A deadline of 2100 GMT on Friday has been set for bidders to table offers to buy Chelsea, with business people from different continents forming unlikely alliances to acquire the Premier League club.
Chelsea were initially put up for sale by owner Roman Abramovich following Russia's invasion of Ukraine before sanctions were imposed on the Russian oligarch by the British government.
The European champions are currently operating under a special licence and are now effectively controlled by the British government.
Raine Group, a U.S. bank, has been overseeing the sale process since before the Russian billionaire was sanctioned, and have set a 2100 GMT deadline for offers to be submitted.
Raine will make a decision around the preferred bidder and the government will only step in once they have received satisfactory evidence that Abramovich will not make any financial gain.
From there it will be up to the prospective buyer to pass the Premier League's Owners' and Directors' Test before completing their takeover.
The Owners' and Directors' Test outlines requirements that would prohibit an individual from becoming an owner or director of a club. These include criminal convictions for a wide range of offences, a ban by a sporting or professional body, or breaches of certain key football regulations, such as match-fixing.
One bidder has already submitted an offer. London-based financial firm Aethel Partners confirmed to Reuters that they have put in a bid of over 2 billion pounds ($2.63 billion) for Chelsea, adding that they will provide the club with an immediate sum of 50 million pounds to deal with any short-term financial issues.
Some famous faces are involved in several other prospective bids. British property developer Nick Candy, a Chelsea supporter, said he was interested in making a offer, and has been joined by former player and manager Gianluca Vialli.
"I have met Nick Candy on a number of occasions over the last few weeks and I am fully behind his visions," Vialli said in a statement, after it was announced the company he co-founded, Tifosy, will act as lead advisor for the process.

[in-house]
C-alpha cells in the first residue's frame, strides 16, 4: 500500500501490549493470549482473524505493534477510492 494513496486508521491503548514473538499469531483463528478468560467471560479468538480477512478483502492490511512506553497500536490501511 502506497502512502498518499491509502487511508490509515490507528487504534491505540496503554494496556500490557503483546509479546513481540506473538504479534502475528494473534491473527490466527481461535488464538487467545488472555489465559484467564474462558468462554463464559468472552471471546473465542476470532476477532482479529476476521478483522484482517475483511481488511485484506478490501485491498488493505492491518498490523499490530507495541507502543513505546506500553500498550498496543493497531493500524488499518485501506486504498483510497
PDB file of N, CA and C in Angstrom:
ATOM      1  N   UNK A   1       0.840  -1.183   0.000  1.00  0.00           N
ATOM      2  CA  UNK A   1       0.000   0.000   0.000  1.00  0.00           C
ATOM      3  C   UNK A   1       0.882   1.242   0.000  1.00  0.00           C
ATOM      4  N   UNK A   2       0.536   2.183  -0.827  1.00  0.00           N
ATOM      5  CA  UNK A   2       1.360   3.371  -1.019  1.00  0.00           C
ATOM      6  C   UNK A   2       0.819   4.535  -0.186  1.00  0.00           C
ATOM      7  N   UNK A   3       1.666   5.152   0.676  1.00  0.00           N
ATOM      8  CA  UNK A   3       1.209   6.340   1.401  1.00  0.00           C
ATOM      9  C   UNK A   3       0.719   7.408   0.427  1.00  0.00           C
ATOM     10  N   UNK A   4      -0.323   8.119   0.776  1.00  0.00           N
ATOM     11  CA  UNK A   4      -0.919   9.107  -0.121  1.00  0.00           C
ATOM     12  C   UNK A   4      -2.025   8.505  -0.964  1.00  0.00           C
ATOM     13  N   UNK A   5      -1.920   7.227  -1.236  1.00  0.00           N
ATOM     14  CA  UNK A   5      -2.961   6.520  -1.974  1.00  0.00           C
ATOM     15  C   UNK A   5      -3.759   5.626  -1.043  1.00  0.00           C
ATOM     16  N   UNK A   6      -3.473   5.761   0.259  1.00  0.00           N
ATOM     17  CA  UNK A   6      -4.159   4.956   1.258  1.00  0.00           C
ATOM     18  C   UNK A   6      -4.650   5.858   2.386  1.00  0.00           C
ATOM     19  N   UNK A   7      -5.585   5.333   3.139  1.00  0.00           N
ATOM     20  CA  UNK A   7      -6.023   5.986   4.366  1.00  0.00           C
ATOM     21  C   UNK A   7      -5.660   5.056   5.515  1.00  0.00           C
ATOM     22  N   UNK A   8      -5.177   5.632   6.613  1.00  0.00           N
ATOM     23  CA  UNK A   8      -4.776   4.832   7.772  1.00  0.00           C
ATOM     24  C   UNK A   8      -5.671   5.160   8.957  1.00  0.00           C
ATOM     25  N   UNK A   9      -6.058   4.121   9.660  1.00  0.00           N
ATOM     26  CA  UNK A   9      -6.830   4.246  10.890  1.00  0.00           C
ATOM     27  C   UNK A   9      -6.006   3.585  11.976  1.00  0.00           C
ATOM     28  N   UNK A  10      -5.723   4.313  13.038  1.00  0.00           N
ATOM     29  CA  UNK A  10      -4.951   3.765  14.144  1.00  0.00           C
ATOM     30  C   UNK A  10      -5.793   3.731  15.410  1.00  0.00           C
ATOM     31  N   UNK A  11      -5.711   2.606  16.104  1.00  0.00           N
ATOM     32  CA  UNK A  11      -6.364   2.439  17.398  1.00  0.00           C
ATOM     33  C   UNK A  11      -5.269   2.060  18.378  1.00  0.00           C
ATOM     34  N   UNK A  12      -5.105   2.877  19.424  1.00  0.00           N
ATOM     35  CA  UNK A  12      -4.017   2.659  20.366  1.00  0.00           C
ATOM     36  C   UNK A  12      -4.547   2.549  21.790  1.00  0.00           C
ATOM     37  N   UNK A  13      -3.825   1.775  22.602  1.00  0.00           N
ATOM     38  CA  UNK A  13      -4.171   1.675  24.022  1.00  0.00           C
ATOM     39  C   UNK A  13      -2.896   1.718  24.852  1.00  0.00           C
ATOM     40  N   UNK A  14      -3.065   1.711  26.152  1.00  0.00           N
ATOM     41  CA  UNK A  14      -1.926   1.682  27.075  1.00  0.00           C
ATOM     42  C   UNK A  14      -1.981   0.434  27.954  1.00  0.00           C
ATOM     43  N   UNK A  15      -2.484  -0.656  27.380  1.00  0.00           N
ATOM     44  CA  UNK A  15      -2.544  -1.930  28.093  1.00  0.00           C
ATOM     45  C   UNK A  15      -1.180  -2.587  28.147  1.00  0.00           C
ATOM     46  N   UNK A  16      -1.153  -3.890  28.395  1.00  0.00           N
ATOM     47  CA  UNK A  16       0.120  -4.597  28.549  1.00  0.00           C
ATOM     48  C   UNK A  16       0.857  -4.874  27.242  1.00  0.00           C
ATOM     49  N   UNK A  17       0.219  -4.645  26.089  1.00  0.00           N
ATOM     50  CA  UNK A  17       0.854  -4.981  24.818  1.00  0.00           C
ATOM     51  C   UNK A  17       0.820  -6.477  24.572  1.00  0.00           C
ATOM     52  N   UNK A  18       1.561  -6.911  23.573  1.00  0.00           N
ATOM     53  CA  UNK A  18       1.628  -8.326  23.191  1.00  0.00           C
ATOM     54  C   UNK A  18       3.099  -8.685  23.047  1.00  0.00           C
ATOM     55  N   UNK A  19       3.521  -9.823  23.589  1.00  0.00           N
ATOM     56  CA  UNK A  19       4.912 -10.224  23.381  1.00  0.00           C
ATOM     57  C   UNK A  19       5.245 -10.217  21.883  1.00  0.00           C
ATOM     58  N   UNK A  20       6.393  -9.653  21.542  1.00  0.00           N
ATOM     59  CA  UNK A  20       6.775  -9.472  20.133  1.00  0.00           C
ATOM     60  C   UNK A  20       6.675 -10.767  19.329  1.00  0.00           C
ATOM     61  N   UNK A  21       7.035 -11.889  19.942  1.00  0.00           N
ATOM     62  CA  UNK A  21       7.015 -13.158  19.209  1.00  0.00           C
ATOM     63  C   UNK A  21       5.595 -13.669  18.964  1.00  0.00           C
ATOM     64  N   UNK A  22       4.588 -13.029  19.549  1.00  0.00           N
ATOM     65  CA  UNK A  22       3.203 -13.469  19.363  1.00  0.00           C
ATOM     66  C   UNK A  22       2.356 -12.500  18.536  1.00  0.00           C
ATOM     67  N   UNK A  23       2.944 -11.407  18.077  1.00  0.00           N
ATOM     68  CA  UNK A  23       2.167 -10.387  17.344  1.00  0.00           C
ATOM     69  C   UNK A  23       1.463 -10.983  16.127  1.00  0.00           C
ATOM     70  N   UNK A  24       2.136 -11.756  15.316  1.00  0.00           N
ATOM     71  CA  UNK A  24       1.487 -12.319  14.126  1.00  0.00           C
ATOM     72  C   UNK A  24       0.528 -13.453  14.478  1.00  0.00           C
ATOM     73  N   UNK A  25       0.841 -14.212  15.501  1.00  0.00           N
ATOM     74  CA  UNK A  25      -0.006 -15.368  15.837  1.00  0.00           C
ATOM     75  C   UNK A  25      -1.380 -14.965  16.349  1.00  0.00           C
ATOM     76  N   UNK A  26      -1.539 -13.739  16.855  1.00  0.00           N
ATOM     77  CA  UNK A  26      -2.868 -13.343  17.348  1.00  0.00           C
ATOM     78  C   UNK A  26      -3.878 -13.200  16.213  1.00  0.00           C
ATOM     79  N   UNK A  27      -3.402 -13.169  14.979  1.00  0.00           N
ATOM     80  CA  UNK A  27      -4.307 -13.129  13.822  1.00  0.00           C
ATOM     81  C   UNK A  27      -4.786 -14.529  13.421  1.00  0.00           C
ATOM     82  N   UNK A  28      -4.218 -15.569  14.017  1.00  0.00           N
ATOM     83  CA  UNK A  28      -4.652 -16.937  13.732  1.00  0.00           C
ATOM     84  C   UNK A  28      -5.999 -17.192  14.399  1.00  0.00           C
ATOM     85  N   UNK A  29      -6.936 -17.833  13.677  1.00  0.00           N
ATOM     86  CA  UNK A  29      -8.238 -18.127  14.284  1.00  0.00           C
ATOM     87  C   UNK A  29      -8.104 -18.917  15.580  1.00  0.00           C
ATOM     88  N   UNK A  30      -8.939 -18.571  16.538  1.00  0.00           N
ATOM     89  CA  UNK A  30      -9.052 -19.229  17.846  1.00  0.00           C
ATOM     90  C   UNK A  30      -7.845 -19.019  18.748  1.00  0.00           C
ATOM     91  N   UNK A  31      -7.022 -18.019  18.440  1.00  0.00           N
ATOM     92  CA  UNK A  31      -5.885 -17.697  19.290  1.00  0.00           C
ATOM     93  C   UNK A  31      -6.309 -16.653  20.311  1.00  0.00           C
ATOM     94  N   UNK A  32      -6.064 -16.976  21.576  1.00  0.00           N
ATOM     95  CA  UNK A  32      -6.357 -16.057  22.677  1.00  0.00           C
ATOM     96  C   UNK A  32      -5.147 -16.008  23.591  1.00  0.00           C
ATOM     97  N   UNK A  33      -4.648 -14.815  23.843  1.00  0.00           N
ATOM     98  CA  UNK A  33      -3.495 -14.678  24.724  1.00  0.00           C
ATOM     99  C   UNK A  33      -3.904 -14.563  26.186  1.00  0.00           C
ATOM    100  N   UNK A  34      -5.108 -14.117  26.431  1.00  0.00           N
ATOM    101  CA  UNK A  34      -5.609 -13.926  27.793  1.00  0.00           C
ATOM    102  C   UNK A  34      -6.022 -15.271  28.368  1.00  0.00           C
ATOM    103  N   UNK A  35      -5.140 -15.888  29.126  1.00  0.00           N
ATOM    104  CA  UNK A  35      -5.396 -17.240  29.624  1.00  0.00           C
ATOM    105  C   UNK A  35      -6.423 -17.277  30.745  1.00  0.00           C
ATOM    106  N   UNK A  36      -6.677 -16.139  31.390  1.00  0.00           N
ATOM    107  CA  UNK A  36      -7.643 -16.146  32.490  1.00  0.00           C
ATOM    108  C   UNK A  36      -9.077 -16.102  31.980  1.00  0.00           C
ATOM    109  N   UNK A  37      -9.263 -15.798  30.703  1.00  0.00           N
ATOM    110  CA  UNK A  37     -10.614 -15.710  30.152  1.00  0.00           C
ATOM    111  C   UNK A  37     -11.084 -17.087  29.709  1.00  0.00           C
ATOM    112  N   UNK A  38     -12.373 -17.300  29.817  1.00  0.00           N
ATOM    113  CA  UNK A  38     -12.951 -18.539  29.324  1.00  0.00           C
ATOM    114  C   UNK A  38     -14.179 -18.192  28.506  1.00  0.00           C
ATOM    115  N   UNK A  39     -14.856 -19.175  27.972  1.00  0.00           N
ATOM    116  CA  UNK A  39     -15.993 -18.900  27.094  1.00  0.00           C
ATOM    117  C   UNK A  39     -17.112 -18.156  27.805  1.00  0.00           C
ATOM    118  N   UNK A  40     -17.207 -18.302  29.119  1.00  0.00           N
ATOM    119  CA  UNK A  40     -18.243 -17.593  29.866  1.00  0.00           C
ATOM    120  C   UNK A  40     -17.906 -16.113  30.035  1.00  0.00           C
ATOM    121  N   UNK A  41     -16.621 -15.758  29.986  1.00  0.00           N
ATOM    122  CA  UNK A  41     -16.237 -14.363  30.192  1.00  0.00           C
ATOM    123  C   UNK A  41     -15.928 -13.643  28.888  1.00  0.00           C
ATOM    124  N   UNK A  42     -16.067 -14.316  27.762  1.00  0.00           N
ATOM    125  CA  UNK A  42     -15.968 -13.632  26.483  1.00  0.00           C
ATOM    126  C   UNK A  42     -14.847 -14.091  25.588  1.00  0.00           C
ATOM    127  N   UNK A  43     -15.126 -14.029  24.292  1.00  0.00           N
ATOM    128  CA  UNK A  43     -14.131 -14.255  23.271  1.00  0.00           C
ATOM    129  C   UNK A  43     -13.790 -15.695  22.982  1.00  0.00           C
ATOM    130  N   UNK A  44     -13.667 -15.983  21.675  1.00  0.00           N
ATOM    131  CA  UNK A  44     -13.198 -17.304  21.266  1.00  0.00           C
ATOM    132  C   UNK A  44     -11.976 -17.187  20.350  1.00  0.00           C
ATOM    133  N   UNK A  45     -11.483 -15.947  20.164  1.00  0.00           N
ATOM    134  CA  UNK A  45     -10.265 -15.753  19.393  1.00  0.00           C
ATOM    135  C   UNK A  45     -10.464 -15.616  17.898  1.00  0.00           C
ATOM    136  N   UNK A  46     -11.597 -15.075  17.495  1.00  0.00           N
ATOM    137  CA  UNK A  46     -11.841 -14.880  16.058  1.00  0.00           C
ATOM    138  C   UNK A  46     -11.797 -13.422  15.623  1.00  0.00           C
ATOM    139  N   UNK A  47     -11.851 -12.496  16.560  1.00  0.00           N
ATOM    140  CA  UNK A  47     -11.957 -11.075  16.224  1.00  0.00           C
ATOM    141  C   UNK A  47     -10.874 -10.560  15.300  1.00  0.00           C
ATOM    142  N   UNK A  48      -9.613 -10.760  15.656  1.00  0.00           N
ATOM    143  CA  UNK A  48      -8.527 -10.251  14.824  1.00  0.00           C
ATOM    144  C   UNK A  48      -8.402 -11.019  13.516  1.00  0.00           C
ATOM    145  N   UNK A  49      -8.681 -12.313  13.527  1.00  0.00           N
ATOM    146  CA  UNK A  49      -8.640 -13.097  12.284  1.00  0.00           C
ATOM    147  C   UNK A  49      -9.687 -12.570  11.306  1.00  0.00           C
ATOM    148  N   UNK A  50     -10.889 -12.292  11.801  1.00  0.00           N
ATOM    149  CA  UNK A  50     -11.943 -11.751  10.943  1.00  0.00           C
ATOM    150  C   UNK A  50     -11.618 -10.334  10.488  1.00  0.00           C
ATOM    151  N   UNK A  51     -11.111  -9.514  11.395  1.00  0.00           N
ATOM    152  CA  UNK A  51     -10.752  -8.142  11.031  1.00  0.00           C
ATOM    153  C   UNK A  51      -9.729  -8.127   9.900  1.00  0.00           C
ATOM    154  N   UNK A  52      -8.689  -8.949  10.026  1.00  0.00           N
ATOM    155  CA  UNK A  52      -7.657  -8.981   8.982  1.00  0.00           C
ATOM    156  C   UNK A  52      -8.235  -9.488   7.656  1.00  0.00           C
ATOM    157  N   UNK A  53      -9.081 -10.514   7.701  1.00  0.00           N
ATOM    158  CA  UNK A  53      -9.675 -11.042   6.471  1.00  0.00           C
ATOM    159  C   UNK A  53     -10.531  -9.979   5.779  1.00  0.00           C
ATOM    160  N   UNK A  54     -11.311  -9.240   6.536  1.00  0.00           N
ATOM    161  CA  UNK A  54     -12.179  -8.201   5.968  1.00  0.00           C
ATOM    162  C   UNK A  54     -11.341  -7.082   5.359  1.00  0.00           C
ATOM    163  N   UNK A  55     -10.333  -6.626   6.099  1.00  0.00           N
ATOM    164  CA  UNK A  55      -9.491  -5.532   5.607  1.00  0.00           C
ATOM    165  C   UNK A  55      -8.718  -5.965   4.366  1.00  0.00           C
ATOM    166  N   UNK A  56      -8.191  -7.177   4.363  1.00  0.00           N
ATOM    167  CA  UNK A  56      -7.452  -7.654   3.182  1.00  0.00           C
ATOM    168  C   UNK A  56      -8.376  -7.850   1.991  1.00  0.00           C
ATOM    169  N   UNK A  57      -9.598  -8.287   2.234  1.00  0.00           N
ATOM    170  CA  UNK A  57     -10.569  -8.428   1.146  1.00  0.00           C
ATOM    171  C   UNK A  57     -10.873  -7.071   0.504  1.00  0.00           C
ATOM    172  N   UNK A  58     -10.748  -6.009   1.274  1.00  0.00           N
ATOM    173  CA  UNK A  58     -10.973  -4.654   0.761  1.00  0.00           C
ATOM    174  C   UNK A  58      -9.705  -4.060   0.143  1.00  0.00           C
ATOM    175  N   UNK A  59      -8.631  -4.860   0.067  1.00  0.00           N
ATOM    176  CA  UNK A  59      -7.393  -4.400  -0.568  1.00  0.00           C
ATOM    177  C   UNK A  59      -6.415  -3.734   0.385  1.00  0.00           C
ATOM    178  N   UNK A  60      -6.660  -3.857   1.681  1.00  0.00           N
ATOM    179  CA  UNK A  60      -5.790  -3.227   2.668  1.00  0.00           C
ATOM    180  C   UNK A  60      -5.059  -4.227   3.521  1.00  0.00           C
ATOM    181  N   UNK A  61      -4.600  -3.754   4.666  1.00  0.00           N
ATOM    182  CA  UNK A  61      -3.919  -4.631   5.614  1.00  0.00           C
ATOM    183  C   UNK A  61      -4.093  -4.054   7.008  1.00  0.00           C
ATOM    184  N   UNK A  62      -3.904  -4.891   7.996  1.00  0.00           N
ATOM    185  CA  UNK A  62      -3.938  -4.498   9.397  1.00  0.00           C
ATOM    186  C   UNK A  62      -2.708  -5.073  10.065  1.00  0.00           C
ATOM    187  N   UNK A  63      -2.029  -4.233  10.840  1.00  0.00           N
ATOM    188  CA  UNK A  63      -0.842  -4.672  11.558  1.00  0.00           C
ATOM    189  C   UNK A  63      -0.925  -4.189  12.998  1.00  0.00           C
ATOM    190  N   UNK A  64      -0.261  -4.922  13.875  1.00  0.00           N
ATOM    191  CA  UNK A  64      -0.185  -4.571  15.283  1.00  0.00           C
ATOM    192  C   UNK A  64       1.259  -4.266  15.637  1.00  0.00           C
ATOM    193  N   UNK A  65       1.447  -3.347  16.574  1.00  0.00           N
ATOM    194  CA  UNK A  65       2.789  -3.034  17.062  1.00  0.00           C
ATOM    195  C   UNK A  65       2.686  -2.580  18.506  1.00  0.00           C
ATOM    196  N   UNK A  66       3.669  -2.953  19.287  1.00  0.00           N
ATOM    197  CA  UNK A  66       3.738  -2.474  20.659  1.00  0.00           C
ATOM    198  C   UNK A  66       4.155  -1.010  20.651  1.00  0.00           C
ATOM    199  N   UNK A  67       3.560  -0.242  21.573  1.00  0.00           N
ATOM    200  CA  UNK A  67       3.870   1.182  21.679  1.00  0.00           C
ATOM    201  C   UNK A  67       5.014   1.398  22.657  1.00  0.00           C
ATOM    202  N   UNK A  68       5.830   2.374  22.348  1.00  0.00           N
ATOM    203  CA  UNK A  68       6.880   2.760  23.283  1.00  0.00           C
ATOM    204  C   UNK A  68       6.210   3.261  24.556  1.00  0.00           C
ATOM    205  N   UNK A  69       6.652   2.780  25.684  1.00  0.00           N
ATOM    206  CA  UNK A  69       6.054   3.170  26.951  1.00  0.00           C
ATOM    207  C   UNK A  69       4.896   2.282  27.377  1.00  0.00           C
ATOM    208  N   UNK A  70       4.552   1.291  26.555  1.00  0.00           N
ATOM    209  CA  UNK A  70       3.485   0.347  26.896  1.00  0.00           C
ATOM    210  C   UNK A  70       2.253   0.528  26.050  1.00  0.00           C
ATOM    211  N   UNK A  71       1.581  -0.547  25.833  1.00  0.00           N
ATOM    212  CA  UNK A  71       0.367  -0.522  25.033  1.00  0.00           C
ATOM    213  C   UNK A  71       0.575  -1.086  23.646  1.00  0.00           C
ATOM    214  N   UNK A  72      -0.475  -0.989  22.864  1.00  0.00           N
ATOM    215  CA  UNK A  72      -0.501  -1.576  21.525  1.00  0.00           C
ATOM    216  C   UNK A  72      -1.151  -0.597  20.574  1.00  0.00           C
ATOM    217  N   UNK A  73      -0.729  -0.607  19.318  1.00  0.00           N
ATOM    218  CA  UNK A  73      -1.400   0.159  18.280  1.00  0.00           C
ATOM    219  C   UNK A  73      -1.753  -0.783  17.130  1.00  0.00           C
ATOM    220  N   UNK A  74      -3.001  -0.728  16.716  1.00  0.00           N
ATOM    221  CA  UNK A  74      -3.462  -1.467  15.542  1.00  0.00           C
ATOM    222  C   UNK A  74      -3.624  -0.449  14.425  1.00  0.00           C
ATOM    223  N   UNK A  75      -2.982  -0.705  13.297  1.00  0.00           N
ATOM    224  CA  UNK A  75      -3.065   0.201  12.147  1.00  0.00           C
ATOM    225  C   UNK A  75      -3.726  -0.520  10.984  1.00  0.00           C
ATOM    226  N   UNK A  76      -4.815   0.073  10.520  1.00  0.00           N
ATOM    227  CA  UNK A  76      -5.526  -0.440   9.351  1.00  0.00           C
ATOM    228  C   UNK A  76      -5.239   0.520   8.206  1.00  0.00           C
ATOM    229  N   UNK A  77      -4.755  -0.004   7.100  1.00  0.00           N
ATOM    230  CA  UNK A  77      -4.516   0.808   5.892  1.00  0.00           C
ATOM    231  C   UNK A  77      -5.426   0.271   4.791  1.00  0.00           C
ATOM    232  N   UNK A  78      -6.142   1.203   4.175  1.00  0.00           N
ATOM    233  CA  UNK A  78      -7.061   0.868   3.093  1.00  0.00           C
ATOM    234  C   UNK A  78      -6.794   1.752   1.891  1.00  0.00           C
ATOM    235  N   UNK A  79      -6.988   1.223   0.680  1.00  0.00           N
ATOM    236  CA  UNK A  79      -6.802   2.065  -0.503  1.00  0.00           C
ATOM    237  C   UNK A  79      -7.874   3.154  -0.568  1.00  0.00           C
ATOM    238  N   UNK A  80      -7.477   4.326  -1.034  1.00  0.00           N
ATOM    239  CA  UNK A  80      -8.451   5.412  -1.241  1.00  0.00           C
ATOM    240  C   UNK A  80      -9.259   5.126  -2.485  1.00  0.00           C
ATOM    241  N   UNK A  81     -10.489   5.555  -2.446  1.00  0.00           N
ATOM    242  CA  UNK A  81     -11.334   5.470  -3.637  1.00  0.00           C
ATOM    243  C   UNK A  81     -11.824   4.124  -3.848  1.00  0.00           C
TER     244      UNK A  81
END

World Athletics President Sebastian Coe has joined a consortium including former Liverpool chairman Martin Broughton that hopes to buy Chelsea.
"I am certain Sir Martin is the right man to lead Chelsea Football Club into its next chapter," Coe said in a statement to British media.
Two of the consortiums interested in buying Chelsea have been growing in number as the deadline approaches.
Swiss billionaire Hansjoerg Wyss, who has linked up with LA Dodgers co-owner Todd Boehly to express an interest in buying Chelsea, has been joined by British businessman Jonathan Goldstein and Conservative peer Daniel Finkelstein.
"I'm passionate about Chelsea to the point of eccentricity," Finkelstein wrote on Twitter. "I want owners who will invest but are also insightful and use modern methods to keep our club on top of the world. I believe Todd Boehly would be just such an owner."
The other alliance sees the owners of U.S. baseball team the Chicago Cubs, the Ricketts family, teaming up with Citadel founder Ken Griffin to work on a bid to buy Chelsea, a spokesperson for both parties said.
Reuters has been told the bid does not involve Citadel, the hedge fund business, only Griffin.
Others could come in last minute, with reports of interest from Saudi Media Group and another consortium led by former captain John Terry.